Yesterday, widespread drought led the Department of Agriculture to declare 1,016 counties in 26 states disaster areas. Or, in map form:

So, basically half the country? Super.

A county is subject to disaster area designation if the U.S. Drought Monitor determines that the county has suffered from severe drought for eight consecutive weeks. In other words, the entire region in the map above has suffered from severe drought for two months. The Drought Monitor even has a helpful little six-week animation of how the United States has completely dried up and crumbled into parched dust.

Click for animation.

Capital Weather Gang notes that this is the worst drought in 12 years. Bloomberg News explains the significance of the USDA’s declaration:

The declaration makes farmers and ranchers in 1,016 counties — about a third of those in the entire country — eligible for low-interest loans to help them weather the drought, wildfires and other disasters, Agriculture Secretary Tom Vilsack said today. The USDA is also changing procedures to allow disaster claims to be processed more quickly and reducing the penalty ranchers are assessed for allowing livestock to graze on land set aside for conservation. …

Representative Vicky Hartzler, a first-term Republican from Missouri and member of the committee, said farmers affected by the drought will rely on existing programs for aid.

“It breaks your heart to see what’s happening,” said Hartzler, whose family farms 2,000 acres. Still, “that’s why we have crop insurance, to help with these times,” she said in an interview.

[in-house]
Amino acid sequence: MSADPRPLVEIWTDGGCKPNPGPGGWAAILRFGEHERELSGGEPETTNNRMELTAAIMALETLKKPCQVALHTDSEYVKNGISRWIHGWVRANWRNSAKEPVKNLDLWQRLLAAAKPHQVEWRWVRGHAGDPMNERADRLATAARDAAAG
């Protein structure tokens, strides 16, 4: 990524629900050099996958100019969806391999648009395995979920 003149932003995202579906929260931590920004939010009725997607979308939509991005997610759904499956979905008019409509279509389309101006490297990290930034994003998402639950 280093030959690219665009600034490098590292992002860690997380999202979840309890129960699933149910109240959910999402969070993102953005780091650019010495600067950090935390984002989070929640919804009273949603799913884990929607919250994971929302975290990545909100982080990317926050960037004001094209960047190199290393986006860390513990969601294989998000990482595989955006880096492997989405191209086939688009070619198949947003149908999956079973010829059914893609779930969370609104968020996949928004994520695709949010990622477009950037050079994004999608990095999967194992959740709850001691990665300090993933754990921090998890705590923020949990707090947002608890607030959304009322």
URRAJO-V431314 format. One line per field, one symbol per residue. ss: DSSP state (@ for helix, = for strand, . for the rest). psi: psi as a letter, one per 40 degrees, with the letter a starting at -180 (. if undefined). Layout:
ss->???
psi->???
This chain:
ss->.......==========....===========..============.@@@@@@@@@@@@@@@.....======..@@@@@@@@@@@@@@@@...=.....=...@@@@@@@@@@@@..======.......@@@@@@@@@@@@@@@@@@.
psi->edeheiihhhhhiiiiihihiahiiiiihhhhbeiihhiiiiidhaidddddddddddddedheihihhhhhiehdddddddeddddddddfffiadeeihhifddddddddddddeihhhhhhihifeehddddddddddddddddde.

“We need intervention from a higher authority — rain,” Representative Jeff Fortenberry, a Republican committee member from Texas, said in an interview.

(We assume that “rain” refers to the needed intervention, not the higher authority.)

Grist has talked a lot about this drought: how it has caused corn prices to spike and how it might actually influence farm bill politics. (We agree with the “insiders” interviewed by the National Journal, though — the extreme heat and drought are almost certainly not going to inspire new energy around climate policy.)

So we’ll turn it over to Mental Floss for a new take on all of this. From their article, 11 Obscure Regional Phrases That Describe Excessive Heat:

  • Hotter Than Dutch Love in Harvest (Wisconsin/New York)
  • The Bear Got Him (“the bear” is heatstroke; South Carolina)
  • Awful Selsery (Kaskaskia, Ill.)
  • Hot as a Half-F**ed Fox in a Forest Fire (Scottsburg, Va.)

America: where we find the sex angle even in economic devastation and scorching temperatures. I think we’re going to be okay.